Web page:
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1121 - 1130 of 1140 results for: all courses

URBANST 137: Innovations in Microcredit and Development Finance (PUBLPOL 137)

The role of innovative financial institutions in supporting economic development, the alleviation of rural and urban poverty, and gender equity. Analysis of the strengths and limits of commercial banks, public development banks, credit unions, and microcredit organizations both in the U.S. and internationally. Readings include academic journal articles, formal case studies, evaluations, and annual reports. Priority to students who have taken any portion of the social innovation series: URBANST 131, 132, or 133. Recommended: ECON 1A or 1B.
Last offered: Spring 2015 | UG Reqs: WAY-SI

URBANST 138: Smart Cities & Communities

A city is essentially an organism, a complex system of systems and it inhabitants. A nexus of forces - IoT, data, systems of insight, and systems of engagement - present an unprecedented opportunity to increase the efficiency of urban systems, improve the efficacy of public services, and to assure the resiliency of the community against both chronic stresses and acute shocks.nnThe course will provide you with an understanding of the foundational elements of a smart city and address the breadth of systems that comprise it: built infrastructure, energy, water, transportation, food production/distribution, and public/social services. Case studies will be used to illustrate the approaches, benefits, and risks involved. It will discuss what IT can and cannot do, and most importantly given the control and privacy implications of many ¿smart¿ IT systems, what the smart city should and should not do. nnPanel discussions and guest speakers from the public sector and industry leading technology providers will give students an opportunity to engage with the architects and operators of Smart Cities.
Last offered: Winter 2018 | UG Reqs: WAY-SI

URBANST 141: Gentrification (AFRICAAM 241A, CSRE 141)

Neighborhoods in the Bay Area and around the world are undergoing a transformation known as gentrification. Middle- and upper-income people are moving into what were once low-income areas, and housing costs are on the rise. Tensions between newcomers and old timers, who are often separated by race, ethnicity, or sexual orientation, can erupt; high rents may force long-time residents to leave. In this class we will move beyond simplistic media depictions to explore the complex history, nature, causes and consequences of this process. Students will learn through readings, films, class discussions, and engagement with a local community organization. (Cardinal Course certified by the Haas Center)
Last offered: Spring 2020 | UG Reqs: WAY-ED, WAY-SI

URBANST 145: International Urbanization Seminar: Cross-Cultural Collaboration for Sustainable Urban Development (CEE 126, EARTHSYS 138, INTLPOL 274)

(formerly IPS 274) Comparative approach to sustainable cities, with focus on international practices and applicability to China. Tradeoffs regarding land use, infrastructure, energy and water, and the need to balance economic vitality, environmental quality, cultural heritage, and social equity. Student teams collaborate with Chinese faculty and students partners to support urban sustainability projects. Limited enrollment via application; see internationalurbanization.org for details. Prerequisites: consent of the instructor(s).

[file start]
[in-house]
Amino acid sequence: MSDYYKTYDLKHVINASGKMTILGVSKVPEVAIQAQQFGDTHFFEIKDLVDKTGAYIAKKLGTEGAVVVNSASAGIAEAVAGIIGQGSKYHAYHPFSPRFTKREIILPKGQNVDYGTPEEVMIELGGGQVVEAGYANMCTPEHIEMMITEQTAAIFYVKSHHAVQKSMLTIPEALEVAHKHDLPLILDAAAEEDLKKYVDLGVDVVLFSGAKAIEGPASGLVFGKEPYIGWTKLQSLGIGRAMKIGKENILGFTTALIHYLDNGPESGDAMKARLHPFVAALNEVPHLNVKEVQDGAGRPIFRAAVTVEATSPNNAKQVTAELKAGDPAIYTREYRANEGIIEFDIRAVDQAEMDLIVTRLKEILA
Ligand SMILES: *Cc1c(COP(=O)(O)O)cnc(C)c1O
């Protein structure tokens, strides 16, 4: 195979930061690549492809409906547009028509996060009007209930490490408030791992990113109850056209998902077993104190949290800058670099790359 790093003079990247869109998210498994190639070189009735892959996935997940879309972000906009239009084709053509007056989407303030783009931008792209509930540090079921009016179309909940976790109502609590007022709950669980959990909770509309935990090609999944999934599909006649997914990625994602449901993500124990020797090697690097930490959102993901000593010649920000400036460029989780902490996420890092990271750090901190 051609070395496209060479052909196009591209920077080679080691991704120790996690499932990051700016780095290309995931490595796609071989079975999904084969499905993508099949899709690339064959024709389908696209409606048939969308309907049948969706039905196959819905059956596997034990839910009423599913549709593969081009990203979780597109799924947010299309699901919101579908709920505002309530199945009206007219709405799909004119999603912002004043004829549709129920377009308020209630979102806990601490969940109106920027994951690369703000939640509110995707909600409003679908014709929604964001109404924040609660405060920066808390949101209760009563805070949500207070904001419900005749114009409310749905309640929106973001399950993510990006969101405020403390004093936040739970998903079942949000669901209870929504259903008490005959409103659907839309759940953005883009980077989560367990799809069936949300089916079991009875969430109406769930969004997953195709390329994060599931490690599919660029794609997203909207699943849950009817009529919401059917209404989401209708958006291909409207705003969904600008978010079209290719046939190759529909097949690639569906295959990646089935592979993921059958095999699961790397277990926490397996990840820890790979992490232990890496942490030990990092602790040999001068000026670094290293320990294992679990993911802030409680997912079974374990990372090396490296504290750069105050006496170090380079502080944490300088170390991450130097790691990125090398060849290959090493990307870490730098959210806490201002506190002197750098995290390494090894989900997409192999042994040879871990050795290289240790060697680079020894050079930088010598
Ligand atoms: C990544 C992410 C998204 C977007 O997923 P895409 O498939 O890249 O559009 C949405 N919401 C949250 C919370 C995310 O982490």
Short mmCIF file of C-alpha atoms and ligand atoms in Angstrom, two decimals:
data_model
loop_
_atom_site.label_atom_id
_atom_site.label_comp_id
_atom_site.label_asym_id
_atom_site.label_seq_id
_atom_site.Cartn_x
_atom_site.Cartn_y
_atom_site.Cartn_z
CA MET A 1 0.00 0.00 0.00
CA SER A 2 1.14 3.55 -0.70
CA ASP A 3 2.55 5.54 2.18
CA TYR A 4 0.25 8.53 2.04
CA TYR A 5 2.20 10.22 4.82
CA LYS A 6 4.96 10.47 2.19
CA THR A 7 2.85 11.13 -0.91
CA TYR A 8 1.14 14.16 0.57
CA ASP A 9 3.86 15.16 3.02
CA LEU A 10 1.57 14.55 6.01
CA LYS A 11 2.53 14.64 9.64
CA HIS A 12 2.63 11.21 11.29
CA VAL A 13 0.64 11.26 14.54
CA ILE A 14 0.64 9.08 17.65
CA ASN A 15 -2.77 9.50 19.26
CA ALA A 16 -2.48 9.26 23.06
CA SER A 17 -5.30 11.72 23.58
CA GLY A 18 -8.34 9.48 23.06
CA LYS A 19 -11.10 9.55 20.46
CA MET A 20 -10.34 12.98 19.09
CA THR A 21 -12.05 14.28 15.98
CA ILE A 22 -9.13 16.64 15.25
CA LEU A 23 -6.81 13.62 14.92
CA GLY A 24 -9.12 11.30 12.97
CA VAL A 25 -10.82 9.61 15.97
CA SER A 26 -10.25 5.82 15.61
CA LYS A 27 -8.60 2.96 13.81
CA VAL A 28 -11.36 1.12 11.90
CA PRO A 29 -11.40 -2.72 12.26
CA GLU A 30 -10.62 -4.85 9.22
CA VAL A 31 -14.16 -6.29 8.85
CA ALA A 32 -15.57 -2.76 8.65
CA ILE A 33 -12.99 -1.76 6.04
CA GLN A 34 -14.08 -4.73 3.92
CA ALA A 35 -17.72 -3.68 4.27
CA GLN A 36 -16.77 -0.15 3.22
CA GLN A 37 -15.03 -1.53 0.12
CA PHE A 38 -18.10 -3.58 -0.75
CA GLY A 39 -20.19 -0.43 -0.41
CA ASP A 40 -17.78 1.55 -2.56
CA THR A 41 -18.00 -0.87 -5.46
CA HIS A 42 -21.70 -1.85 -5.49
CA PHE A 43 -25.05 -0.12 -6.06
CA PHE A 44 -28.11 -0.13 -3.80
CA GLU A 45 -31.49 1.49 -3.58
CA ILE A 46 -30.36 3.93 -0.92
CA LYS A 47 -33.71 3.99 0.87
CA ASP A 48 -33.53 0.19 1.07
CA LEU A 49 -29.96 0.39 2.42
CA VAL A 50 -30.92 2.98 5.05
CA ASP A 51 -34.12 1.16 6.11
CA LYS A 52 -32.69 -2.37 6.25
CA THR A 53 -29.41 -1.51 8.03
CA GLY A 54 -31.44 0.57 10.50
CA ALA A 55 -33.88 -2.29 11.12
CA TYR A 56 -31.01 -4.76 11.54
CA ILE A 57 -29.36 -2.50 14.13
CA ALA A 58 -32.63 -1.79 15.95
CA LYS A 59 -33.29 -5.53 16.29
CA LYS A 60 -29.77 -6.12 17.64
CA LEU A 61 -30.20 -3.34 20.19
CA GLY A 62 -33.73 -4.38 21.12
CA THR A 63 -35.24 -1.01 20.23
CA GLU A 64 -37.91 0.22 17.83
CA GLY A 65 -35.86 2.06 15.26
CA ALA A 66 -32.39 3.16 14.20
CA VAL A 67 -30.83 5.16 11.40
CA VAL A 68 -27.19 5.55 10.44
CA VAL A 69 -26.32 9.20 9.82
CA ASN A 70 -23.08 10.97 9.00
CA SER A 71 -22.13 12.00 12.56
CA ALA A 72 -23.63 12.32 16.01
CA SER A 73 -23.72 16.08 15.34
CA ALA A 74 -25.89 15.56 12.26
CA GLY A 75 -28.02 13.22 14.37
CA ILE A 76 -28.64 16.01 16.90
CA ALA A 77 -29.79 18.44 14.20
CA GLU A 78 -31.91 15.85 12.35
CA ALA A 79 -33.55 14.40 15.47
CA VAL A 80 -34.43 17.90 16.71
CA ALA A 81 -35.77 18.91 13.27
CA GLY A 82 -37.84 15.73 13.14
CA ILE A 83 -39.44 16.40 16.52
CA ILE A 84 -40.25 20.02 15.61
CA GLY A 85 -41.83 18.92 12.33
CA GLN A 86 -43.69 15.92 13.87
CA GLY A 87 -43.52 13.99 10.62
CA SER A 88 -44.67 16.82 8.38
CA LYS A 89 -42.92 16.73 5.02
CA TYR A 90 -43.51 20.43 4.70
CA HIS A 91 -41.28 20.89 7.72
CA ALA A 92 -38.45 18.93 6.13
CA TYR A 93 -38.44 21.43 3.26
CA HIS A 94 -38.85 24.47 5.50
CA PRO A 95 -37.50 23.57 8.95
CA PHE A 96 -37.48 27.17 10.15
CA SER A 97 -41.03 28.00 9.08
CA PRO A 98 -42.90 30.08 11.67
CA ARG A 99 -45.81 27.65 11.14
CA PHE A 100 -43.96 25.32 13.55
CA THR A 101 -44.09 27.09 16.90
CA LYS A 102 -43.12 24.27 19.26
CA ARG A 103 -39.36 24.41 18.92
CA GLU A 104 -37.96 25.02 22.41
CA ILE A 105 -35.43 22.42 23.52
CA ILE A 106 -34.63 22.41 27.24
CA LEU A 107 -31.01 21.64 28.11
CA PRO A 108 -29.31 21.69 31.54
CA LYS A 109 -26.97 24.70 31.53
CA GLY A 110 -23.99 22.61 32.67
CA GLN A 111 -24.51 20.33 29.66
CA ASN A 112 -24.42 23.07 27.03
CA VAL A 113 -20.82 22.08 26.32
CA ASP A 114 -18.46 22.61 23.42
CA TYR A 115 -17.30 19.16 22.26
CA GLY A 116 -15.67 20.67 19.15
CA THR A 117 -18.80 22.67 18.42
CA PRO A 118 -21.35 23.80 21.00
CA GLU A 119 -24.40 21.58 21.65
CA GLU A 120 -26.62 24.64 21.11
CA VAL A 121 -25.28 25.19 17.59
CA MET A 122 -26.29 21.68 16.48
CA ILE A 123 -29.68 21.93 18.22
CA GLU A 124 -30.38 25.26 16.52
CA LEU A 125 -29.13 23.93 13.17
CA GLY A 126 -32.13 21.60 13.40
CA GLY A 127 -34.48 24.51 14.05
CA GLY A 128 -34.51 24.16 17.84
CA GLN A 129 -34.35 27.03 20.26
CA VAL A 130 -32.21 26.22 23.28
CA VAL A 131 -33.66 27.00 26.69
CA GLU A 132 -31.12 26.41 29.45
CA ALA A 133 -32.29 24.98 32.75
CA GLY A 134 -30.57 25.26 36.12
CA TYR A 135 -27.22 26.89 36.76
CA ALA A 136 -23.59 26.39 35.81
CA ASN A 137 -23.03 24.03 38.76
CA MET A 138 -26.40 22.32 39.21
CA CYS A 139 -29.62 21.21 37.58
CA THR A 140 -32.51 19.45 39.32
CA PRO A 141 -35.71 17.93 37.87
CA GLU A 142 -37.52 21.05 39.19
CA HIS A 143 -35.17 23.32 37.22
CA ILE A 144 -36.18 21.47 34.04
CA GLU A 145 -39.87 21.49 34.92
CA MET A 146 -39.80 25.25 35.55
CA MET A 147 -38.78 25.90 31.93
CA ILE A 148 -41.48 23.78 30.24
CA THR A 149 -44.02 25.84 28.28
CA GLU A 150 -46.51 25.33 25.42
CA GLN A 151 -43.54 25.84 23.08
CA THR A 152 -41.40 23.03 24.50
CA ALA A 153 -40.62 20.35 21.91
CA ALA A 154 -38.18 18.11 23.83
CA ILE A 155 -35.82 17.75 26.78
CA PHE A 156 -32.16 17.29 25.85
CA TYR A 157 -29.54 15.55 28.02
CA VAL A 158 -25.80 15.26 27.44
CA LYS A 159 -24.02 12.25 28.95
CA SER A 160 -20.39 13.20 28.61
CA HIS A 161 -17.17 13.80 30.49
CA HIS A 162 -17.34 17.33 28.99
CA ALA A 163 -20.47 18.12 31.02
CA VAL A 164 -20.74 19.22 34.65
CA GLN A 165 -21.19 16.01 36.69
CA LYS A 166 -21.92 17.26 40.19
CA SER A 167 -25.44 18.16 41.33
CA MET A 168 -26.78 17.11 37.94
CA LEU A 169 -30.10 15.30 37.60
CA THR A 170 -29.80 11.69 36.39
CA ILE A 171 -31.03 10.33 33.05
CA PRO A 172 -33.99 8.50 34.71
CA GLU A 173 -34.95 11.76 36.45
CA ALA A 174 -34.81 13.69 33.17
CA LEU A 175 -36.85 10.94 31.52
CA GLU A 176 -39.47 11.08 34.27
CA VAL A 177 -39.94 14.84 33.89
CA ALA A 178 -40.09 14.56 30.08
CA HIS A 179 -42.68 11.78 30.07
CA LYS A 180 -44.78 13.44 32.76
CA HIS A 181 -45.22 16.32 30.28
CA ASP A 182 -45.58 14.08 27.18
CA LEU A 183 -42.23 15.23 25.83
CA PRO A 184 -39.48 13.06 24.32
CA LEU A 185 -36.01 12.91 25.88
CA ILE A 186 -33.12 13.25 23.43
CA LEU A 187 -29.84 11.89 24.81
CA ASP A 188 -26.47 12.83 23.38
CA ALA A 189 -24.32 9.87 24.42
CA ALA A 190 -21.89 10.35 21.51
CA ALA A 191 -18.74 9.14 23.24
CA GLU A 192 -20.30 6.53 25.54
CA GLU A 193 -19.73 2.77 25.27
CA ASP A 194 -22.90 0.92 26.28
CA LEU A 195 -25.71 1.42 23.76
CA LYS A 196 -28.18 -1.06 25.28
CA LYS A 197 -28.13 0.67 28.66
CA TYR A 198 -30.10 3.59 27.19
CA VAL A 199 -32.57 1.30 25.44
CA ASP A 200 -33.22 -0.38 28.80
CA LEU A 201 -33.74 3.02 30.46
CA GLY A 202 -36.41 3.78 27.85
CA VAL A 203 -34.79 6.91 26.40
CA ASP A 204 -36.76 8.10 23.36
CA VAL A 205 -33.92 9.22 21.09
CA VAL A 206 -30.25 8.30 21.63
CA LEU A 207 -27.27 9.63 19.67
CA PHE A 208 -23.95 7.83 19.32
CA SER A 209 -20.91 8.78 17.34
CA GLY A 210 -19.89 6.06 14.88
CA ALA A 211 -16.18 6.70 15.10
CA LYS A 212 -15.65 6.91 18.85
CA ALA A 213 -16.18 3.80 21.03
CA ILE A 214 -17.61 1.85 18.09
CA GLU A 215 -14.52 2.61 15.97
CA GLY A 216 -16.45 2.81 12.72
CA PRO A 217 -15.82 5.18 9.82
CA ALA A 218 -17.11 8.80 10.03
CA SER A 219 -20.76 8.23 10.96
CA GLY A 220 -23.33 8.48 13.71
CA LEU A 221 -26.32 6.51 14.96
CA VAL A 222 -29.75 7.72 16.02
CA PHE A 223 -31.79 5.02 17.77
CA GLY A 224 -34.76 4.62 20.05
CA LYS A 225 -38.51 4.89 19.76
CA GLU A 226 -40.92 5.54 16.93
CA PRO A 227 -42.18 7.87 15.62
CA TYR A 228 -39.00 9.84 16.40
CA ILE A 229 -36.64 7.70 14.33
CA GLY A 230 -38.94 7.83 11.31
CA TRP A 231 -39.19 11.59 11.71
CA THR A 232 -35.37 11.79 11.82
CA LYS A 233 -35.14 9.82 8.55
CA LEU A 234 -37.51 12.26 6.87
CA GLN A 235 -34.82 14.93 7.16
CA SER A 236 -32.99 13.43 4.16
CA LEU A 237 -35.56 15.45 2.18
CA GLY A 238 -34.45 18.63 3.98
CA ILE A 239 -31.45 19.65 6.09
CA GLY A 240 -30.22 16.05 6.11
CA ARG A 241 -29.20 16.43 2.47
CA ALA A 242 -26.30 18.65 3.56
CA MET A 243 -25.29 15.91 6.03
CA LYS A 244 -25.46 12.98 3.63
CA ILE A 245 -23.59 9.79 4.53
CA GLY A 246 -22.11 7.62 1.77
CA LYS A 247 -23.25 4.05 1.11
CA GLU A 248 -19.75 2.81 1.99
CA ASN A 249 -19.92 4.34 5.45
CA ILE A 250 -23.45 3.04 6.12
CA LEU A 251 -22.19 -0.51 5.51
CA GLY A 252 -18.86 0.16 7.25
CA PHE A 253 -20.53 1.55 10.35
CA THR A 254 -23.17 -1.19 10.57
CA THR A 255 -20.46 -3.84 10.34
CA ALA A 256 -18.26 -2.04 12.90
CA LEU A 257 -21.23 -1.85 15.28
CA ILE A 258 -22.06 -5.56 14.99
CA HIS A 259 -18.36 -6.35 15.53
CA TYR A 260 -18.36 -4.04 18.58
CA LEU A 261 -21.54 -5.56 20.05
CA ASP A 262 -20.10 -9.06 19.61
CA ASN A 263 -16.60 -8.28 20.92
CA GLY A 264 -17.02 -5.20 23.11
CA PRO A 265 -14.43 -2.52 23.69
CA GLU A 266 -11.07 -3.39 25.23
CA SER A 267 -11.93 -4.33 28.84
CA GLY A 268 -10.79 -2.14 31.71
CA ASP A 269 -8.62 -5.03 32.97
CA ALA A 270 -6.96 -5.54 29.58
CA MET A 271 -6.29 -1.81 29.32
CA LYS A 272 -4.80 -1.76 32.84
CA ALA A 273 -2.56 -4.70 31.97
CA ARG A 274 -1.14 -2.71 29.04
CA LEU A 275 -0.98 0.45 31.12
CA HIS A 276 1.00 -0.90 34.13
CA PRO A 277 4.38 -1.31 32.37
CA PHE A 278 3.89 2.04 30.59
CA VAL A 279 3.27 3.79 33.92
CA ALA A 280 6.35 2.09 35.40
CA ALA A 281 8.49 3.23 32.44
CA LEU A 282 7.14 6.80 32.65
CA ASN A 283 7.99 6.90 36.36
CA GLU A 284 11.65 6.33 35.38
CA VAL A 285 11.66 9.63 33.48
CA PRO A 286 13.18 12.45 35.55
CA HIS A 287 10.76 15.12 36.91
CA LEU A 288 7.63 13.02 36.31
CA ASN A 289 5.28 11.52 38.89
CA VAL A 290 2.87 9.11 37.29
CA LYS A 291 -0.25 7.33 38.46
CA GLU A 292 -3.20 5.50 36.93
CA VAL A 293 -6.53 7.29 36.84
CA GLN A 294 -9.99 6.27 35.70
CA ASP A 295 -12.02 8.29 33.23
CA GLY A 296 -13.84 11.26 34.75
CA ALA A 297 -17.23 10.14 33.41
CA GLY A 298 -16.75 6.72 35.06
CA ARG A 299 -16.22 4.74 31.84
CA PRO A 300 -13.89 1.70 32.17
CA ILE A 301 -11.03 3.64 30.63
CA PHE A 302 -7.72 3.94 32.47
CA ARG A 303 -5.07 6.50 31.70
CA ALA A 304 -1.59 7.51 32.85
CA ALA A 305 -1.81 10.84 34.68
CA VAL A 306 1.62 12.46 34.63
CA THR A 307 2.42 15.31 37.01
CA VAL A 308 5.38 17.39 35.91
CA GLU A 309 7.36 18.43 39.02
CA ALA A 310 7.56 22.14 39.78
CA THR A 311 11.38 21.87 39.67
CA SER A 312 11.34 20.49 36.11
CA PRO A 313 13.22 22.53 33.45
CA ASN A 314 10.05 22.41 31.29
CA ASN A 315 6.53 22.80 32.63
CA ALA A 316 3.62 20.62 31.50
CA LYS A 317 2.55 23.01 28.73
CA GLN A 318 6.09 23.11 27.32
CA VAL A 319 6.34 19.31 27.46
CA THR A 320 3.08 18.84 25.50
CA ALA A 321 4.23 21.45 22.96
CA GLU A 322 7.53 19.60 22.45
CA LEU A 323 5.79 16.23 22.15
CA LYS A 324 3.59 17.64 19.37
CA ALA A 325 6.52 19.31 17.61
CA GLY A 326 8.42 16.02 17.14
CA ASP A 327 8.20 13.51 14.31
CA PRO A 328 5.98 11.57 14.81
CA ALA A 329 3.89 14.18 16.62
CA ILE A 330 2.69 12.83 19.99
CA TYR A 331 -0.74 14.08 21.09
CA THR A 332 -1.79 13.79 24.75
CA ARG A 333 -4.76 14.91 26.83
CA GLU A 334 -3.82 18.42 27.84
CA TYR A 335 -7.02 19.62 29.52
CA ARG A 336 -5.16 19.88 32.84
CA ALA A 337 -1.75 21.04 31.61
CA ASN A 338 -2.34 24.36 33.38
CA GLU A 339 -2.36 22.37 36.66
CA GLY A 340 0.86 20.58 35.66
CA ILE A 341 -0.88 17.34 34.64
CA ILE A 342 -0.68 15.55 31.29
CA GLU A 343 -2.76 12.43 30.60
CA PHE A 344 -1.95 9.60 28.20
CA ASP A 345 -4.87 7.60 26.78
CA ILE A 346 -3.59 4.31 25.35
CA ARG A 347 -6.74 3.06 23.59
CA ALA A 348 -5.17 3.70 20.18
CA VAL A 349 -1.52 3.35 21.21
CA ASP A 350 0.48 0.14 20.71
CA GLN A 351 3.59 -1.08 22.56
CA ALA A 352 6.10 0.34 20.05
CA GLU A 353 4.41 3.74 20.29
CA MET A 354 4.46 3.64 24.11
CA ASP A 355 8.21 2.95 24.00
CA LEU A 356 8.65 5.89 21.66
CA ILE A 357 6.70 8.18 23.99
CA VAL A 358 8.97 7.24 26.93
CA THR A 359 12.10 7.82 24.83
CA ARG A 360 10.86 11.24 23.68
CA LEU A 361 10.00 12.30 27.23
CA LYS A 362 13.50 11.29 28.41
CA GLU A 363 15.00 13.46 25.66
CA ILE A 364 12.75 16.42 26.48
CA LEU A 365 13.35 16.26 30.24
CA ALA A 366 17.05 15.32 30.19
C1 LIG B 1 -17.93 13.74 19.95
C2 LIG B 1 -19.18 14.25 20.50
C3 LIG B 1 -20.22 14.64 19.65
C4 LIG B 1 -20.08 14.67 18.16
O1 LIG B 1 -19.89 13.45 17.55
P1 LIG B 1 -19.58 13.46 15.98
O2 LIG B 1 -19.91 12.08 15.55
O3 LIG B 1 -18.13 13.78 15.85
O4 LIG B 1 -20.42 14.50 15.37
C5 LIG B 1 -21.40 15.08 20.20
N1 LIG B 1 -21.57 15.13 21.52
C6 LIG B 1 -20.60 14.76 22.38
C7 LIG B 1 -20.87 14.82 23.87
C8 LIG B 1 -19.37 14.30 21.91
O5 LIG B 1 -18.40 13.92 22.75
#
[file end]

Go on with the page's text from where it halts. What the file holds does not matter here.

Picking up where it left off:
Last offered: Autumn 2016 | UG Reqs: WAY-ED, WAY-SI

URBANST 146: Retaking the Commons: Public Space and Heritage for Sustainable Cities

As cities develop and grow, green spaces, heritage sites, parks, and historic neighborhoods have come under increasing pressure. While common pool resources are held in the public trust, who governs them? Who advocates for them, and who enjoys them? Using economic, social, environmental and cultural lenses, this course explores how maintaining civic spaces, protecting heritage resources, and re-imagining the role of ¿public goods¿ in the life of a city can yield more sustainable and beneficial outcomes. We also consider best practices from UNESCO and UN HABITAT, and the crucial role of citizenship and democracy. Recommended field work in Hong Kong in September 2017
Last offered: Autumn 2017 | UG Reqs: WAY-SI

URBANST 148: Who Owns Your City?: Institutional Real Estate Seminar

A hands-on introductory seminar designed to allow students to understand and interact with all aspects of the realnnestate investment process, including property development, local government interplay, value creation, assetnnmanagement, financial analysis, and capital markets.nnCourse activities will include asset tours, case studies, and project deep dives.nnThis class is intended for all students looking to better understand real estate as an investment asset class and anncritical part of the modern global economy. Course material will be appropriate for students interested in a variety ofnndisciplines, including Urban Studies - history, design, government, or community interests; institutional investment,nninvestment banking/consulting, construction/engineering, and general finance/economics
Terms: Win | Units: 3 | UG Reqs: WAY-SI
Instructors: Thielke, C. (PI)

URBANST 149: Monitoring the Crisis (PSYCH 145A, PUBLPOL 141, SOC 141, SOC 241)